This Year’s Award
We are extremely pleased to announce that Dr. Joseph W. Hogan, Carole and Lawrence Sirovich Professor of Public Health, Professor of Biostatistics, and Deputy Director of the Data Science Initiative at Brown University, will be the recipient of the 2020 Lagakos Distinguished Alumni Award.
Please join us for his virtual lecture on:
Thursday, October 15, 2020 | 1-2pm
See seminar & events page for zoom info
What’s in a Model?
We’ve all been hearing a lot about models lately. Both inside and outside of academia, there has been intense focus on what models can and cannot be relied upon to deliver. The constant flow of complex, publicly available data has placed a premium on rigorous modeling and effective communication of their outputs.
Partially identified models can pose specific challenges to both the modeler and the consumer. Loosely speaking, a model is said to be partially identified if one or more of its parameters cannot be learned from the sampled data, even at arbitrarily large sample sizes. Inference from a partially identified model therefore depends both on the observed data and on completely subjective assumptions. The assumptions are subjective in the sense that they cannot be verified, refuted, or otherwise critiqued with the observed data.
The goals of this largely expository talk are to take a closer look at statistical issues that arise when using partially identified models to learn from data, and to relate some of these issues to the statistical and mathematical models that have been developed in response to the coronavirus pandemic. Two fundamental issues that will be addressed are model specification and uncertainty quantification. Using both examples and counter-examples from missing data and causal inference, I will argue that specifications that clearly separate the observed-data model from the subjective assumptions lead to greater transparency and more effective communication of uncertainty. I also hope to make the case that, owing to their reliance on subjectivity, partially identified models practically cry out for a Bayesian approach to drawing inference. Along the way I will illustrate connections between frequentist bounds and Bayesian posteriors with flat regions.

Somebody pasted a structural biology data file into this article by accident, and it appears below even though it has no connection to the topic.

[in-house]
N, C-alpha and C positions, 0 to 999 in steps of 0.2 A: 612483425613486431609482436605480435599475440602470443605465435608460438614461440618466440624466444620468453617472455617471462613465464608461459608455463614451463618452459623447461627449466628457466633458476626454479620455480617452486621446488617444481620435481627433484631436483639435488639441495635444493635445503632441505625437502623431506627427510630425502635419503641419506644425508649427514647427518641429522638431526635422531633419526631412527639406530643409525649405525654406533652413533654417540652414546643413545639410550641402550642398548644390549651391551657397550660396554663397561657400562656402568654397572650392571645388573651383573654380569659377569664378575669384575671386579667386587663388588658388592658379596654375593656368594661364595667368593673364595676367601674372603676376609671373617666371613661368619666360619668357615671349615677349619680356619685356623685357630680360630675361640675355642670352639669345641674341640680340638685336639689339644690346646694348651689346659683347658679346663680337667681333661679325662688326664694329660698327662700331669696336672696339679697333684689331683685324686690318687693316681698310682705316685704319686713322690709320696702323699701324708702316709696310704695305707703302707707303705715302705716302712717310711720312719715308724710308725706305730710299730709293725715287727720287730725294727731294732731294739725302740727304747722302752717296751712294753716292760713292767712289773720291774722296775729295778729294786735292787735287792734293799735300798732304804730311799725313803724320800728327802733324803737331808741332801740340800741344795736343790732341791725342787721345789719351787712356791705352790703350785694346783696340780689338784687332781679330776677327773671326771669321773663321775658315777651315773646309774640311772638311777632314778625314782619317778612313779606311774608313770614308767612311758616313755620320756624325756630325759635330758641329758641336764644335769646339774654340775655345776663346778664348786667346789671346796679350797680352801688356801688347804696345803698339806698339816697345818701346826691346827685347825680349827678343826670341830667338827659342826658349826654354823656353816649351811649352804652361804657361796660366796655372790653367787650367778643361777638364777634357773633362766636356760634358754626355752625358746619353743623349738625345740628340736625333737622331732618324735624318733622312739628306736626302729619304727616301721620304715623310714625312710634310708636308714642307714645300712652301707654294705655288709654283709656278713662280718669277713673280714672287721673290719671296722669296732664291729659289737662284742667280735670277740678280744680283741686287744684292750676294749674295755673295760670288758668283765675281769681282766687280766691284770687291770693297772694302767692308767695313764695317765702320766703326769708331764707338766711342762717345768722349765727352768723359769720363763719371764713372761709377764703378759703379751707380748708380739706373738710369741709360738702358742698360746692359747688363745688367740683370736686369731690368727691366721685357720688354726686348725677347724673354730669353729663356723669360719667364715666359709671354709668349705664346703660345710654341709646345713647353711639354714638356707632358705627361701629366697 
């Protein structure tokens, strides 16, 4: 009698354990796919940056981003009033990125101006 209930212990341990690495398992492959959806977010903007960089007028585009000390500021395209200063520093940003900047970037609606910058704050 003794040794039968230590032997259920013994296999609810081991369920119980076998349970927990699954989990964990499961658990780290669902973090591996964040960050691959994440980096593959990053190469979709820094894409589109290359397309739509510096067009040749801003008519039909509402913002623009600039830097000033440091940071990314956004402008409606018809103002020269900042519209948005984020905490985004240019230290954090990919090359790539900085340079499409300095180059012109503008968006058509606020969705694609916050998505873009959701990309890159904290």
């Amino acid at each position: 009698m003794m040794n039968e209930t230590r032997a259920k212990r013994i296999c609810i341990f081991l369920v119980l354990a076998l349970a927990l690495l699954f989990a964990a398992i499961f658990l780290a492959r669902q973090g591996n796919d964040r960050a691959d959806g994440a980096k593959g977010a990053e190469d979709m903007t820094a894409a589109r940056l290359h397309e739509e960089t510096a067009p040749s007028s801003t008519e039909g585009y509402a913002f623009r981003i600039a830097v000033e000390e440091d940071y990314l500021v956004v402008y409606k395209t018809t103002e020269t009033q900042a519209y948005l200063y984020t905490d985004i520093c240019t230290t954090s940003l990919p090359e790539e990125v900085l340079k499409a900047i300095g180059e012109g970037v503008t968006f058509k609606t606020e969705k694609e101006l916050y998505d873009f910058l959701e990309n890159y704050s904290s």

To conclude I will discuss the role of identifiability in the specification and interpretation of compartmental and other types of models that have been ubiquitous during the pandemic.